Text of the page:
For a long time, France's glass industry was better known for its utility-oriented window glass than for innovative artistry [source: Savage]. That changed with paperweights.
These little, weighted balls were not a new invention, but up until the 19th century, they were meant for function, not fancy. To contrast the unpleasing aesthetics of the industrial revolution, world leaders started holding world's fairs and other exhibitions highlighting innovation and art. It was at just such an exhibition around 1845 that Venetian glassmaker Pietro Bigaglia showed up with some of the first known millefiori paperweights. The technique took off, launching the classic period of paperweights that would last until roughly 1860.
Their popularity grew because at the time the trinkets were cheap to make, but so beautiful they were seen as luxury items. And letter writing was still all the rage, so there were lots of papers to tame in those drafty chateaus.
By the mid-1800s, the paperweight game was cutthroat with glasshouses -- with industry leaders Baccarat, Saint Louis and Clichy vying to have the best paperweights. They weren't the only ones making paperweights -- glass house Pantin also made some, for example -- but the big three made the most and were the best known. Each house strived to make the most complicated and most beautiful weights in the art world.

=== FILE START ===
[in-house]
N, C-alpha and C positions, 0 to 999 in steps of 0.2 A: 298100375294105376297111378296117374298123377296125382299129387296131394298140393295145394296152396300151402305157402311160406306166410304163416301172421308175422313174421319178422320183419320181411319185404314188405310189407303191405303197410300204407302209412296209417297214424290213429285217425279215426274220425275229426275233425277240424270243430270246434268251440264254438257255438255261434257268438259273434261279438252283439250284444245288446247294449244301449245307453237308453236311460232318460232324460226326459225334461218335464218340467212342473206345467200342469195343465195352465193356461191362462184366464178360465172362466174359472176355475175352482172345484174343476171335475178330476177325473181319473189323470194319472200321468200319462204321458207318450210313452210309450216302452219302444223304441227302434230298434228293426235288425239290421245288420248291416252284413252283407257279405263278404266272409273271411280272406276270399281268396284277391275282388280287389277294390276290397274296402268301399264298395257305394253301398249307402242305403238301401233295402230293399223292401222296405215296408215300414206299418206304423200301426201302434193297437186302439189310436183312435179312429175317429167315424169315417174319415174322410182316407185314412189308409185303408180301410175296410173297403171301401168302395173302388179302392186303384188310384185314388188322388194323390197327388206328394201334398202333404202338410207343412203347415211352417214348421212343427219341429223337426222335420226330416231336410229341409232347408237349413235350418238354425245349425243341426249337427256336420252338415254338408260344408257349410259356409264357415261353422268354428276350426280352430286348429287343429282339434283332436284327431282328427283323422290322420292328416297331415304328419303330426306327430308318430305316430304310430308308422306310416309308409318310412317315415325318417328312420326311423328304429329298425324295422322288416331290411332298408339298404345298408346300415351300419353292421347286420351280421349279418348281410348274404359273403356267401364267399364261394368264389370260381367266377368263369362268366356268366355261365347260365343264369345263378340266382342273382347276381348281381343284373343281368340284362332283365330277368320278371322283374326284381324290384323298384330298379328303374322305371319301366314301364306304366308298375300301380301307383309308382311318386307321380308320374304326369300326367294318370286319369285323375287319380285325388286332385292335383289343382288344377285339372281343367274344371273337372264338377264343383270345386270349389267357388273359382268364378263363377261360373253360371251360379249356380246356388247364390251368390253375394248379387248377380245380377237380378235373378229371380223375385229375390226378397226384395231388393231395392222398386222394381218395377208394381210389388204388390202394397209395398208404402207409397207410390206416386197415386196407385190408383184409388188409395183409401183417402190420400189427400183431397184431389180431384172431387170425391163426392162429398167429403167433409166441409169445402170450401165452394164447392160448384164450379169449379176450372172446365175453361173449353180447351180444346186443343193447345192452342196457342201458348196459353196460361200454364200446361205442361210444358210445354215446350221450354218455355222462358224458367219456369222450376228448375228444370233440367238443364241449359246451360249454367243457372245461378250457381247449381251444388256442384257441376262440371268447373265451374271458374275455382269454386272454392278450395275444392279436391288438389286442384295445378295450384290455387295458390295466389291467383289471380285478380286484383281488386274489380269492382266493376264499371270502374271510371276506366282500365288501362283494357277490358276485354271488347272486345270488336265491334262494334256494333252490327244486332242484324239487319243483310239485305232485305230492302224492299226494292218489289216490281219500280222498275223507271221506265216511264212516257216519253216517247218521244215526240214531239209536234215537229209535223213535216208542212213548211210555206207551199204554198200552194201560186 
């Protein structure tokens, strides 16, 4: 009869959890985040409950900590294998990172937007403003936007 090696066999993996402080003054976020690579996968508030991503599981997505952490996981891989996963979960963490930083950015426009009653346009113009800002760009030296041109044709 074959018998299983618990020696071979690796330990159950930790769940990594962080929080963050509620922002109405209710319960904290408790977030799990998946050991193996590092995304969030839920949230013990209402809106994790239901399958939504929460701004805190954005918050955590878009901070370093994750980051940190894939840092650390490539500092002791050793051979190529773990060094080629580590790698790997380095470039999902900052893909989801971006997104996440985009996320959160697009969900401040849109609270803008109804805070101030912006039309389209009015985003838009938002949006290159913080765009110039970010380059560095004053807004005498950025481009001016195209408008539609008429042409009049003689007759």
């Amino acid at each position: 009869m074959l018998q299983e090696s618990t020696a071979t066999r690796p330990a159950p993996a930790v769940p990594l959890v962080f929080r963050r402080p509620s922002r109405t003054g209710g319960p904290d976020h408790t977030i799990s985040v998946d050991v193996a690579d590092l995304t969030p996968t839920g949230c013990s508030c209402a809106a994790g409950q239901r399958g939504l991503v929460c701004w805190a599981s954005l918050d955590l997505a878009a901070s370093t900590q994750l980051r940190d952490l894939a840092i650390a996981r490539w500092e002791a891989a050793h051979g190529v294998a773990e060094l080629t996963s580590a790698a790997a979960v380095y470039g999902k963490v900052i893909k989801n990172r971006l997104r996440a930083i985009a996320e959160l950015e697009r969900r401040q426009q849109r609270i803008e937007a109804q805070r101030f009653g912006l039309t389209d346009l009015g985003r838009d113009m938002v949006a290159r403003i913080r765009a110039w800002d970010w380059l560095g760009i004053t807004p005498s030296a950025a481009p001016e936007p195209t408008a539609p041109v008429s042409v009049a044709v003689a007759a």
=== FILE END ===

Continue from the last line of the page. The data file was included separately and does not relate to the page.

Patterns ranged from a simple smattering of vivid-colored glass flowers on a stark white field to windstorms of swirling, multi-colored and animal silhouetted cane.
Saint Louis was the first to start making them. This house was best known for its designs using alternating twists of glass filigree and ribbon to form a crown. At the top of each globe was a millefiori cane which became the house trademark.
Hot on Saint Louis's heels was Baccarat. The house was known for taking on the triple weight, which was essentially three separate globes put together to create one mega weight. This was considered a technological achievement since the globes had to be fired three times. Each time a globe is reheated, there is a chance it could fall apart. Baccarat's didn't.
Lagging only slightly behind, but creating perhaps the most well-known millefiori design is Clichy. Its work was 80 percent millefiori. The house became known for the popular Clichy rose, made from flattened white and pink rods formed into the tight petal construction of a rose. It also included millefiori C's and in rare instances the name Clichy itself. However, the house never made another paperweight after 1870 when it was taken over by Sevres, another glass house operating at the time.
In the end, artists in each house ended up making what remains today as some of the most sought-after collectable glass. To find out how they did it, keep reading.